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In re People

Supreme Court of Colorado, En Banc

June 4, 2018

In Re The People of the State of Colorado, Plaintiff
Ilyias Calese Austin. Defendant

          Original Proceeding Pursuant to C.A.R. 21 Weld County District Court Case No. 17CR1231 Honorable Thomas J. Quammen, Judge

          Attorneys for Plaintiff: Michael J. Rourke, District Attorney, Nineteenth Judicial District Havilah Louise Bruno Lilly, Deputy District Attorney Greeley, Colorado

          Attorneys for Defendant: Douglas K. Wilson, Public Defender John Walsh, Deputy Public Defender Greeley, Colorado



         ¶1 Austin petitioned for relief pursuant to C.A.R. 21 from an order of the district court denying his motion for a preliminary hearing. This court issued its rule to show cause why the order should not be disapproved, and the People responded.

         ¶2 Because Austin was charged by information with a class 4 felony committed as a "crime of violence" as defined at section 18-1.3-406(2)(a)(I)(B) and (II)(C) of the revised statutes, he is statutorily entitled to a preliminary hearing. The rule is therefore made absolute, and the case is remanded to the district court for further proceedings consistent with this opinion.


         ¶3 Ilyias Austin was charged with the class 4 felony of second degree assault committed by intending to cause bodily injury to another person and causing serious bodily injury to that person, as proscribed at section 18-3-203(1)(g), C.R.S. (2017). His subsequently filed motion for a preliminary hearing was denied by the district court.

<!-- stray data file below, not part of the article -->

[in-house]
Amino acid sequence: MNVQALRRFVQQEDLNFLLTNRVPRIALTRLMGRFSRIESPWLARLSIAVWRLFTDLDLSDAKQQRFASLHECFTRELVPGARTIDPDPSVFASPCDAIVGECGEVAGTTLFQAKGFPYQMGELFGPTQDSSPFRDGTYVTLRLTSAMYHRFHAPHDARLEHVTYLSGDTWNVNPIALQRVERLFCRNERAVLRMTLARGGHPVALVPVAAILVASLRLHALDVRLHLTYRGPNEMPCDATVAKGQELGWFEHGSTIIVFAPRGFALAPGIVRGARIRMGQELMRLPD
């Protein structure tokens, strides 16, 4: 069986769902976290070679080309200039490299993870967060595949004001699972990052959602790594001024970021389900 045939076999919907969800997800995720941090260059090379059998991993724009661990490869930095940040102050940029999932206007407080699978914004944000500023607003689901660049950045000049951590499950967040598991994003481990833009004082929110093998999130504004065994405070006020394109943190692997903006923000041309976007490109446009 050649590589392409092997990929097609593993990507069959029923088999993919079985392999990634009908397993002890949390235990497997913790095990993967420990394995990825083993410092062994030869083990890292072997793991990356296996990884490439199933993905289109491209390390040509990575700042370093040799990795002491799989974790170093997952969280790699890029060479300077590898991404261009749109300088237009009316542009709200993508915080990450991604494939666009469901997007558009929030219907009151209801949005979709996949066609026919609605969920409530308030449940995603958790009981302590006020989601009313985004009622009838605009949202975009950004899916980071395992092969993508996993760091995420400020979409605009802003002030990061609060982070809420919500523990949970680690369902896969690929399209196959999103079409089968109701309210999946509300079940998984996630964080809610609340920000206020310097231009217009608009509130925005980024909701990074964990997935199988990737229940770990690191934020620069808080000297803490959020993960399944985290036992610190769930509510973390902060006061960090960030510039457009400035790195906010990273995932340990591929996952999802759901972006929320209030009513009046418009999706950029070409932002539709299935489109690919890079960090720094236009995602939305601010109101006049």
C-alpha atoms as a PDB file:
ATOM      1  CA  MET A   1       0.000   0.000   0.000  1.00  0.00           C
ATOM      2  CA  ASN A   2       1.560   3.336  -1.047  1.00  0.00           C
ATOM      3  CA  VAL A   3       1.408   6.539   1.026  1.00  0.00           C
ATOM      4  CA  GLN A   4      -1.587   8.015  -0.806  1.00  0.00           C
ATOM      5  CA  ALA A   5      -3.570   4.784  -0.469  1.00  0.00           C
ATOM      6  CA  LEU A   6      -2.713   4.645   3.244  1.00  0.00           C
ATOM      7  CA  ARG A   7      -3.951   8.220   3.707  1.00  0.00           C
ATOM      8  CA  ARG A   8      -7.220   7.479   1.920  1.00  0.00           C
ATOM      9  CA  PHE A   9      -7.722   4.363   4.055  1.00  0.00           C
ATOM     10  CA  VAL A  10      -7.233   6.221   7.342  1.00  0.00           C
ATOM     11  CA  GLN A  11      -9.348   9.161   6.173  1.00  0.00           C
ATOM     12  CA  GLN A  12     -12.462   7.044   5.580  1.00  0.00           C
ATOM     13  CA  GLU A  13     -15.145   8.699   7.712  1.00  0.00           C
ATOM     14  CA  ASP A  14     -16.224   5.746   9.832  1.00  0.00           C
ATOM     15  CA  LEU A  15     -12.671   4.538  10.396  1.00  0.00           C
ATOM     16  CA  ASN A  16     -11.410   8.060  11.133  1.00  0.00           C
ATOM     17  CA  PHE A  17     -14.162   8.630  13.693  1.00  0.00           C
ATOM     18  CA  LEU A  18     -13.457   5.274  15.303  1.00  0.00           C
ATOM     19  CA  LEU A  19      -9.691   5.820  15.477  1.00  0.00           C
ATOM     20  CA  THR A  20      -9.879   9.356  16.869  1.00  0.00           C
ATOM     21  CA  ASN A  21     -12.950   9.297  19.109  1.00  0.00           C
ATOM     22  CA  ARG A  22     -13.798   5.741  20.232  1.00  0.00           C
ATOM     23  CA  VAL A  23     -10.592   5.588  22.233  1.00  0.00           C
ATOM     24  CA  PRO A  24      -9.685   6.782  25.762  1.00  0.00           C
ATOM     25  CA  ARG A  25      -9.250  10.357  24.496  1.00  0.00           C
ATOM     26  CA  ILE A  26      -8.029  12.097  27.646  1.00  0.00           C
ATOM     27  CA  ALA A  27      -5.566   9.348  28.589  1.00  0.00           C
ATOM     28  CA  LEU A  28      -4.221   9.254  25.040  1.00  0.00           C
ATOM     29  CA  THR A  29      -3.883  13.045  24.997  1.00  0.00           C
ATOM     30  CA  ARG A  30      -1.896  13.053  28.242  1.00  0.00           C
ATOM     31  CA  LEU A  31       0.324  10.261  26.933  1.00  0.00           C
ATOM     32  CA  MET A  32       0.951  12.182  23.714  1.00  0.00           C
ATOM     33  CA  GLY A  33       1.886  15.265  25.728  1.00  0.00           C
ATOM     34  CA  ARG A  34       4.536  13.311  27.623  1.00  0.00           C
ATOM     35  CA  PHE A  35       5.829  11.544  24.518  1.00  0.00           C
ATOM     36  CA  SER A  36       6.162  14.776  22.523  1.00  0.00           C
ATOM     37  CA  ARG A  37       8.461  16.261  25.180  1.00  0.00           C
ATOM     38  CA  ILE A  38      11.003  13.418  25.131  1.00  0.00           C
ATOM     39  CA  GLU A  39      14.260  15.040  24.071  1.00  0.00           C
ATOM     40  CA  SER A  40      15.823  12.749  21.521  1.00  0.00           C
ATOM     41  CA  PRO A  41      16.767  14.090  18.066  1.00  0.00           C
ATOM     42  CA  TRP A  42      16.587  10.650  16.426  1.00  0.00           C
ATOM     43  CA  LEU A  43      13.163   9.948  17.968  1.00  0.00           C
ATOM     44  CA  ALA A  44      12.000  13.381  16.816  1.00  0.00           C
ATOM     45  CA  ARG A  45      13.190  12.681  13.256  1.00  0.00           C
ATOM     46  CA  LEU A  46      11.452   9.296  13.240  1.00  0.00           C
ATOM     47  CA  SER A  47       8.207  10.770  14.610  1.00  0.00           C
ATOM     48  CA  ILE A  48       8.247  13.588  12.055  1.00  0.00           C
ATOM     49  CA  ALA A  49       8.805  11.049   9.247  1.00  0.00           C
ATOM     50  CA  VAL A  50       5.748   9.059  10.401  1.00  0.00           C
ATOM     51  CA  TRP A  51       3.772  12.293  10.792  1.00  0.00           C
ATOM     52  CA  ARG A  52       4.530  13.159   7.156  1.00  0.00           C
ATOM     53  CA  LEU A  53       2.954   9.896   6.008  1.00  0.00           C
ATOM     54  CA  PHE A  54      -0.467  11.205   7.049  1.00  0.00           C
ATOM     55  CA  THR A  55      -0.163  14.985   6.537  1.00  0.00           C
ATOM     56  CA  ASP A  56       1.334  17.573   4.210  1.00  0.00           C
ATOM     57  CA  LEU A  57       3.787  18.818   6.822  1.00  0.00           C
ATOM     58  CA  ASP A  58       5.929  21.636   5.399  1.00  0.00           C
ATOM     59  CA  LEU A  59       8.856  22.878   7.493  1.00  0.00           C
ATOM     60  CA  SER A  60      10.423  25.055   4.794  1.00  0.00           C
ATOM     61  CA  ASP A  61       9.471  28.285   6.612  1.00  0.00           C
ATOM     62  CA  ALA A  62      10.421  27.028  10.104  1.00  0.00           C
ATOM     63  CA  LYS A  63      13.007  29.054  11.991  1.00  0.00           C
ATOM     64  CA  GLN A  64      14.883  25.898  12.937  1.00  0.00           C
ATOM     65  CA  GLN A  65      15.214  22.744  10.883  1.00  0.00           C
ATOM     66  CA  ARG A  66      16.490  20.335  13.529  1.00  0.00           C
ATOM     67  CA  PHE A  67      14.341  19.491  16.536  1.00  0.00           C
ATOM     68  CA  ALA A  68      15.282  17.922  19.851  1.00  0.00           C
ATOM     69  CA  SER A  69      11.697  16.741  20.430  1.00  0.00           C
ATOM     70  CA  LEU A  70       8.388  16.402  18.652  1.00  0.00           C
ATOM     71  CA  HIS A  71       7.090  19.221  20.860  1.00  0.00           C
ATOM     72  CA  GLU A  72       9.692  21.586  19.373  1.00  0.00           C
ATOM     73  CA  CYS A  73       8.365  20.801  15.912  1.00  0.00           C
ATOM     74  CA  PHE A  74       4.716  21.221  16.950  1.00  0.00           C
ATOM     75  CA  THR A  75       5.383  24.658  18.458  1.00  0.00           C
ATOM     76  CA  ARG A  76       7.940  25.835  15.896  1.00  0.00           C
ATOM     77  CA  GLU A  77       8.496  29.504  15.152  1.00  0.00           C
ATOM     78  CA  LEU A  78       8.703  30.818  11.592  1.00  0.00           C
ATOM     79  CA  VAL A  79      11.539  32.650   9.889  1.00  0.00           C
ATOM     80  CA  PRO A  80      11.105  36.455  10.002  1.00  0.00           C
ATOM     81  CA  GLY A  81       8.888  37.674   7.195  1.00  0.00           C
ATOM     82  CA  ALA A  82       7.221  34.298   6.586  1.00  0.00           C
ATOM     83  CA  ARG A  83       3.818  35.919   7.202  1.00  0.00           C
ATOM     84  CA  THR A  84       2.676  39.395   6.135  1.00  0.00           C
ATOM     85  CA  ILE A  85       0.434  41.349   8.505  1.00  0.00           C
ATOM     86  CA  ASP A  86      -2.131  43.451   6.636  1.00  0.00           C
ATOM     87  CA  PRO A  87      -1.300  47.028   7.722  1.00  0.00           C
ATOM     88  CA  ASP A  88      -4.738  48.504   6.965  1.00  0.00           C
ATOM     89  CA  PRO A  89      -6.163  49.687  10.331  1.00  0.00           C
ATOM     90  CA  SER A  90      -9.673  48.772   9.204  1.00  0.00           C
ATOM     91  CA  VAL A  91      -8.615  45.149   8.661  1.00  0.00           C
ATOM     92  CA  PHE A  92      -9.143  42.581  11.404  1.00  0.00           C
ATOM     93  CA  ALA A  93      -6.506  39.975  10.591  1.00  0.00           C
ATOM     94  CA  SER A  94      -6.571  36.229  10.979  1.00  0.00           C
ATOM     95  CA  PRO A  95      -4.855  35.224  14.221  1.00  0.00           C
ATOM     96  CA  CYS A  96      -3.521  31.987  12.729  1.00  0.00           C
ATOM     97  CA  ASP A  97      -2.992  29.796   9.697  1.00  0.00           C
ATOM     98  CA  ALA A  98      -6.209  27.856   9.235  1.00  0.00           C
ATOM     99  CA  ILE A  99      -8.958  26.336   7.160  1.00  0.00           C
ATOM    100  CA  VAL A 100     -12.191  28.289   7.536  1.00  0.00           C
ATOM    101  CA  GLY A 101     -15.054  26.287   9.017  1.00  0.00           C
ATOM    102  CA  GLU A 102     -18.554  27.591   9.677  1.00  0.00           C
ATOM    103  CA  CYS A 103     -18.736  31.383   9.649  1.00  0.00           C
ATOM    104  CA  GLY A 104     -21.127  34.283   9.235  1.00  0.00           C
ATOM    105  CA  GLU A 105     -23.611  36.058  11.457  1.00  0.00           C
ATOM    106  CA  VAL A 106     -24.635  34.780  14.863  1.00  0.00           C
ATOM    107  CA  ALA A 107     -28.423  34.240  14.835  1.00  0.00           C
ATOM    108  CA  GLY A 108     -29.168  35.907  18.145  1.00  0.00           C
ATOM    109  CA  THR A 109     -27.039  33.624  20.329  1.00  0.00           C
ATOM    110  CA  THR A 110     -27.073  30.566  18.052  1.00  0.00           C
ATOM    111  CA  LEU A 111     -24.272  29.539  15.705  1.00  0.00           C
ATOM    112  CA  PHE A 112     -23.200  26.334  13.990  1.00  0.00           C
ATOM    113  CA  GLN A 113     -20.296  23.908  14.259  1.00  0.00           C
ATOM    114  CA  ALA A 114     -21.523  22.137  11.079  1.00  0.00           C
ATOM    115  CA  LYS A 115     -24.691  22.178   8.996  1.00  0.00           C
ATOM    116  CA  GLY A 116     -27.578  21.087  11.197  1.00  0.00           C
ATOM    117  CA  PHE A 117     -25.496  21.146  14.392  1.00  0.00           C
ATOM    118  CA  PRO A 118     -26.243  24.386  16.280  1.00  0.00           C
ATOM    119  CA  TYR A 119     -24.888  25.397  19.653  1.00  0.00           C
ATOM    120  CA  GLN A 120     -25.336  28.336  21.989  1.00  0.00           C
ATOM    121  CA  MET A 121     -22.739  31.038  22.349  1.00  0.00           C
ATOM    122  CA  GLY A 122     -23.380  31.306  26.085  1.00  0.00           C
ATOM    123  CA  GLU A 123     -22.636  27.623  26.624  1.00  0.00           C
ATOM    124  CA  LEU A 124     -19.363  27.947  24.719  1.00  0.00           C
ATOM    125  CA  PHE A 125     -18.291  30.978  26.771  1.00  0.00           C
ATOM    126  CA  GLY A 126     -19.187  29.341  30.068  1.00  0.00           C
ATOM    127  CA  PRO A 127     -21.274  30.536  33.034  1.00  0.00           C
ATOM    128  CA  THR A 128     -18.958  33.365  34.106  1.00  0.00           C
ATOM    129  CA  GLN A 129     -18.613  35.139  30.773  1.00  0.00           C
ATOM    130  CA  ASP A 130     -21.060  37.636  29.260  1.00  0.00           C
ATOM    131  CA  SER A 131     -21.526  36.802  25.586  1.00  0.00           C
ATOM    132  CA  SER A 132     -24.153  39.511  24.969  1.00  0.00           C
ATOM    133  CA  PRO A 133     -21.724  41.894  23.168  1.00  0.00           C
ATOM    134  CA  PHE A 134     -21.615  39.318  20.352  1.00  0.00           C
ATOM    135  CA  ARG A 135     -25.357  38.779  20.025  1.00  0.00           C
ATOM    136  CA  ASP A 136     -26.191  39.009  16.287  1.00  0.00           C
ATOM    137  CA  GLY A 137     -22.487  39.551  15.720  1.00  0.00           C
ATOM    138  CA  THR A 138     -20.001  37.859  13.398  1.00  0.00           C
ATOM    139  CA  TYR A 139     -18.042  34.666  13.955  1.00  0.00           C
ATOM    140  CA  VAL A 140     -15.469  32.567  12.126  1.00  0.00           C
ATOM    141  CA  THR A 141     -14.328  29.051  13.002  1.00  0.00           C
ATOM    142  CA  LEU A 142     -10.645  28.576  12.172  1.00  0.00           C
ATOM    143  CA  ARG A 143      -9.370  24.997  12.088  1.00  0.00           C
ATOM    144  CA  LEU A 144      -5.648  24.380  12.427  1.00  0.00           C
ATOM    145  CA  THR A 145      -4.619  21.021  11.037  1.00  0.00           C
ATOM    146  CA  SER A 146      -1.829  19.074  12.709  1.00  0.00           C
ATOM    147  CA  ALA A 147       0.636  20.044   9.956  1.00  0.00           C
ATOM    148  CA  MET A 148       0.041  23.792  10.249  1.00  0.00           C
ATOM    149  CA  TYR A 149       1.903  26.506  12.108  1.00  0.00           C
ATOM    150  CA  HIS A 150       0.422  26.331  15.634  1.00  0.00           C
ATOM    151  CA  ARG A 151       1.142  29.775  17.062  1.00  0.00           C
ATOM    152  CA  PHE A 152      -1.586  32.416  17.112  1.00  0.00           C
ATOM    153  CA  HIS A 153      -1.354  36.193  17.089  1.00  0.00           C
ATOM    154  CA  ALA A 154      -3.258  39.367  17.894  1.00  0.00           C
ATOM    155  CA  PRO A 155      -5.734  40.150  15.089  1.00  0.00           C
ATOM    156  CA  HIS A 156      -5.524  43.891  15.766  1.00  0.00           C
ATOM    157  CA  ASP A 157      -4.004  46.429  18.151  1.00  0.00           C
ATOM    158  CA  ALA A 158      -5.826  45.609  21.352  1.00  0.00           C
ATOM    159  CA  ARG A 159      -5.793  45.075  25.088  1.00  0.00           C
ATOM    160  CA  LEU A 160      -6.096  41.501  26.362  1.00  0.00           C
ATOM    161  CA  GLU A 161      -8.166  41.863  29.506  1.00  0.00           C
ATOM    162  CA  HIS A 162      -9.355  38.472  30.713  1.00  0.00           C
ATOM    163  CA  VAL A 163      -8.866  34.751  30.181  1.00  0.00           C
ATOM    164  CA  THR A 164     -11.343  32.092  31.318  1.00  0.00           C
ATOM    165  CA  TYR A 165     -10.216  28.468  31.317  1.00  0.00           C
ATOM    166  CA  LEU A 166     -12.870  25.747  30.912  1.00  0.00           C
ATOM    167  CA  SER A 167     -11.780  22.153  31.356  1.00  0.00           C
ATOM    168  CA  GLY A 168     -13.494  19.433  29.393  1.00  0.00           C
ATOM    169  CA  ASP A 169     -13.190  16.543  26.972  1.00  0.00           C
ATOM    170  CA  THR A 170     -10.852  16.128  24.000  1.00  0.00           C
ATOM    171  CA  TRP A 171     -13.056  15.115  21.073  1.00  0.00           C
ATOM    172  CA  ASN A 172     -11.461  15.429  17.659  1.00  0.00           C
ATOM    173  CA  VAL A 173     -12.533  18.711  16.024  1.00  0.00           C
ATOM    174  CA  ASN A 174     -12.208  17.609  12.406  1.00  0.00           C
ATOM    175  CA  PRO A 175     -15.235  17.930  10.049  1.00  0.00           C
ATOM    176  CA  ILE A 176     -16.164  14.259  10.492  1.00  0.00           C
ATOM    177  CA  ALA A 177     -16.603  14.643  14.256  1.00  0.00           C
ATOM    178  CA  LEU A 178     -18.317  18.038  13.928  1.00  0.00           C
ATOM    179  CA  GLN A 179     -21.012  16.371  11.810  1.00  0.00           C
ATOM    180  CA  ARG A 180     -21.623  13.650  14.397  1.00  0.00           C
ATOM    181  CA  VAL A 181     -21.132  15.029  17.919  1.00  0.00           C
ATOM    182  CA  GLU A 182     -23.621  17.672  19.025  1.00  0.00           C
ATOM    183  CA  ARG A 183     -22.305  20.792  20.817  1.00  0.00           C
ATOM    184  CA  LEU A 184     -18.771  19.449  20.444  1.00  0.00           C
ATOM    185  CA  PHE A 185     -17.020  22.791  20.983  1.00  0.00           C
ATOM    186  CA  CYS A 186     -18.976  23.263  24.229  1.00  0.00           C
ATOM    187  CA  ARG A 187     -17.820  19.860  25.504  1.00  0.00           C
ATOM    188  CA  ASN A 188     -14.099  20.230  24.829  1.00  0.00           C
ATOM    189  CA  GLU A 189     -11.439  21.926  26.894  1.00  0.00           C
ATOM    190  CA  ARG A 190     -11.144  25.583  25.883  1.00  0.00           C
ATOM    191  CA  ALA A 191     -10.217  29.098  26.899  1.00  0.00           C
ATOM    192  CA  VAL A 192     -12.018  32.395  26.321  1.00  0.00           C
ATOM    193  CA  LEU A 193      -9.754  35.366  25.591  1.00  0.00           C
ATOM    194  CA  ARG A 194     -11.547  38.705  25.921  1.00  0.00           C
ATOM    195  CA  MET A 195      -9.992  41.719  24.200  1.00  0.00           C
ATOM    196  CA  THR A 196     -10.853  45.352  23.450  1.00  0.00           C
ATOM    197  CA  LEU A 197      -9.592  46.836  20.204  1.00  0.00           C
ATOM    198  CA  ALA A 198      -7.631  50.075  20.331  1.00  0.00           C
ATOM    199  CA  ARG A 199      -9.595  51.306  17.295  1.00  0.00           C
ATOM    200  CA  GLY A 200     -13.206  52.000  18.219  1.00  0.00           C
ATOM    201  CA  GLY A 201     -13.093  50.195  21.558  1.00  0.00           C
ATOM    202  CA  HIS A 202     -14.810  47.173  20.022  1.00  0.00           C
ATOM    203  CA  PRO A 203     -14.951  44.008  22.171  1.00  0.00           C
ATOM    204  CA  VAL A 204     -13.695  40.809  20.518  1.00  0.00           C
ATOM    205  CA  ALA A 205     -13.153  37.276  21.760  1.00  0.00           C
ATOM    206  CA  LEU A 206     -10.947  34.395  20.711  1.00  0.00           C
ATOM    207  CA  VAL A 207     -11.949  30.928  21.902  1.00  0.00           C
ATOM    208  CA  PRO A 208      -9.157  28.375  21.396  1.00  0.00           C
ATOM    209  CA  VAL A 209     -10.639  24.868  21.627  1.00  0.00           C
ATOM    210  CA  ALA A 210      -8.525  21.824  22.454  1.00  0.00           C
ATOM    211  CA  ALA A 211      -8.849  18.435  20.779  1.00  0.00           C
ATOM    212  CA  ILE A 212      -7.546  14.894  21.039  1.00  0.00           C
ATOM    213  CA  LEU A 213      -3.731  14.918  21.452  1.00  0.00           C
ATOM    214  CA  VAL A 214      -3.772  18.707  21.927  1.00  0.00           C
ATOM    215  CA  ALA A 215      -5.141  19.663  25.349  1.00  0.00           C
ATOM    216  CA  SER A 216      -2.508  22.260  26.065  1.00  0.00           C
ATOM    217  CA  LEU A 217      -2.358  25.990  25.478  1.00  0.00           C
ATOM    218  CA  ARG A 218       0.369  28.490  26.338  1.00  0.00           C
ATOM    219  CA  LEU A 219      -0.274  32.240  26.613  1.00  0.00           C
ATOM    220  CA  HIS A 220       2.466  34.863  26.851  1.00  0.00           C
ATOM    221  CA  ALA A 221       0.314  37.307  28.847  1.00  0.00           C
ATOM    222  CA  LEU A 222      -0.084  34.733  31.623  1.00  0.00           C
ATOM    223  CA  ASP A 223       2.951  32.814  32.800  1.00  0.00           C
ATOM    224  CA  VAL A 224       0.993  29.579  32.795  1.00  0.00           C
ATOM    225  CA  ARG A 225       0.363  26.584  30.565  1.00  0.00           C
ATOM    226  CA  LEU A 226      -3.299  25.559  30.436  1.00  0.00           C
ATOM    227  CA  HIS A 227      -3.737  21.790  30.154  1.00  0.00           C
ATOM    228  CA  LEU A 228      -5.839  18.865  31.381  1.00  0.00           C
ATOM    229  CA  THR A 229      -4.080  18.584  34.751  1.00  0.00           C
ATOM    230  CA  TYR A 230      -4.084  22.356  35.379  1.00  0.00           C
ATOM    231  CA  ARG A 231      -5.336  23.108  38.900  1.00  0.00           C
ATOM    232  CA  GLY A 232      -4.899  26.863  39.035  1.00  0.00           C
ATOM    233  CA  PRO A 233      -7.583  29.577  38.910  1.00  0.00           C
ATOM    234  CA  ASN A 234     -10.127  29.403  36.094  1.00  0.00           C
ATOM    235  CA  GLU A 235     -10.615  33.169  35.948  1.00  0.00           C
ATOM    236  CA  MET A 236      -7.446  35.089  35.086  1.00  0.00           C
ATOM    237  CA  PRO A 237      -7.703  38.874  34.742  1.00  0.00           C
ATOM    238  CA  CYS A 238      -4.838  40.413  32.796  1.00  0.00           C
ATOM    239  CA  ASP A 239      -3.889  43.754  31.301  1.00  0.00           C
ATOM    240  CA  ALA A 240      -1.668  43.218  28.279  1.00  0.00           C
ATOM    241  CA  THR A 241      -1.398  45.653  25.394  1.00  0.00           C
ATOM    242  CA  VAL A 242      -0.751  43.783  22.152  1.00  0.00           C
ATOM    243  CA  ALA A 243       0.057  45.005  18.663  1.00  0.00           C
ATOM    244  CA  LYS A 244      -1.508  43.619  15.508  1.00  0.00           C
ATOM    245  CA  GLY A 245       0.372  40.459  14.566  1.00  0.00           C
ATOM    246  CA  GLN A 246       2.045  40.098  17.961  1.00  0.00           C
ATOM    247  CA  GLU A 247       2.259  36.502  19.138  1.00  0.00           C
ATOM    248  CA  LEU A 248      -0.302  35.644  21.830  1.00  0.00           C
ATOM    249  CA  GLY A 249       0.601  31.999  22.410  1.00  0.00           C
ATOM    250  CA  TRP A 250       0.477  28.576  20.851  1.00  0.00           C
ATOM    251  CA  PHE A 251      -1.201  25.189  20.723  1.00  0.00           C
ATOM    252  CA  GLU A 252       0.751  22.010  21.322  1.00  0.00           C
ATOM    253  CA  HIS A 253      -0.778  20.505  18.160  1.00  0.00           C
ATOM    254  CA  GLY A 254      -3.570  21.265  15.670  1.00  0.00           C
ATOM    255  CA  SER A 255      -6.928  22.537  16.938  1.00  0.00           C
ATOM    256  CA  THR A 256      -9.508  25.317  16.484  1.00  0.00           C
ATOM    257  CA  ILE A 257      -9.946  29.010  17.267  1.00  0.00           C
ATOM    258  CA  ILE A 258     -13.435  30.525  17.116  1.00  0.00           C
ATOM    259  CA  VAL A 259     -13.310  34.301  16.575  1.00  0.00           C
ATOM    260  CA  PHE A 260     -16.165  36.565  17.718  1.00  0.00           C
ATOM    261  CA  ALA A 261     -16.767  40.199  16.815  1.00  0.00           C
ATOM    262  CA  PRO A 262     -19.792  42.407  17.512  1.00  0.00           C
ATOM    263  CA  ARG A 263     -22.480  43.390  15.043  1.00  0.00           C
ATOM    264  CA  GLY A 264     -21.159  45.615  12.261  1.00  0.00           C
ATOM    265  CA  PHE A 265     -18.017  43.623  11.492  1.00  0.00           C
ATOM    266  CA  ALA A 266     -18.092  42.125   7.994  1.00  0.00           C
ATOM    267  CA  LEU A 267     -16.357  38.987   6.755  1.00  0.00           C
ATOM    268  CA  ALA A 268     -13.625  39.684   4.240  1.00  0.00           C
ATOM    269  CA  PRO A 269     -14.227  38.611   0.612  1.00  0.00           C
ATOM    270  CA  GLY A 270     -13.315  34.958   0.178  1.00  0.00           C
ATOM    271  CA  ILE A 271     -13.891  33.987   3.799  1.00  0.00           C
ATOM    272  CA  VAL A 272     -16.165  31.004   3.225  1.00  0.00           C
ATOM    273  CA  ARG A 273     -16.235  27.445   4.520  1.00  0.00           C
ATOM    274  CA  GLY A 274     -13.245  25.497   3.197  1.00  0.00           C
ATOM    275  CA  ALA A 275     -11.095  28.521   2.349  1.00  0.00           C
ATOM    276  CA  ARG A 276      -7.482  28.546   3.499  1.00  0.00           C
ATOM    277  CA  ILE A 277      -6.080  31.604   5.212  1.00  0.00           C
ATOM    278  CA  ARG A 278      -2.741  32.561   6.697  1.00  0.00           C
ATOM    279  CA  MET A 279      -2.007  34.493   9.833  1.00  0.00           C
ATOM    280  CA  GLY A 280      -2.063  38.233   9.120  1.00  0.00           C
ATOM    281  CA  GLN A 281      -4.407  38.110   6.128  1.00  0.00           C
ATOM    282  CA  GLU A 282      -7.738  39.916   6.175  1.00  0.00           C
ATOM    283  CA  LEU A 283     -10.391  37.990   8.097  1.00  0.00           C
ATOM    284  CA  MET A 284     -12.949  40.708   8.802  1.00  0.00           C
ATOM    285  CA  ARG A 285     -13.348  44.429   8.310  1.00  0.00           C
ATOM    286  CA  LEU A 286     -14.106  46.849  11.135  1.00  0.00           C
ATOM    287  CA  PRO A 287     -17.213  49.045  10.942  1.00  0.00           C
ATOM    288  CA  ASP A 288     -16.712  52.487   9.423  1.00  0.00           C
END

¶4 After noting that having posted bond, the defendant was at liberty in this case, and that he was therefore statutorily entitled to a preliminary hearing only if the class 4 felony with which he had been charged required mandatory sentencing or was a crime of violence, the district court concluded that the felony with which the defendant was charged met neither condition. With regard to the first condition, the court reasoned that as the result of a 2016 amendment to section 203 ("Assault in the second degree"), continuing to mandate sentencing in accordance with the crime-of-violence statute but relieving the court of any duty to impose a sentence to incarceration for a conviction pursuant to section 203(1)(g), the defendant was not accused of a felony requiring mandatory sentencing. With regard to the second condition, the court appeared to reason that this court had equated crime-of-violence sentencing with mandatory sentencing, and by eliminating mandatory sentencing for subsection (1)(g) assaults, the amendment to section 203 had effectively removed subsection (1)(g) assaults from the classification of "crimes of violence" altogether.

         ¶5 Pursuant to C.A.R. 21, the defendant now seeks relief from the district court's order.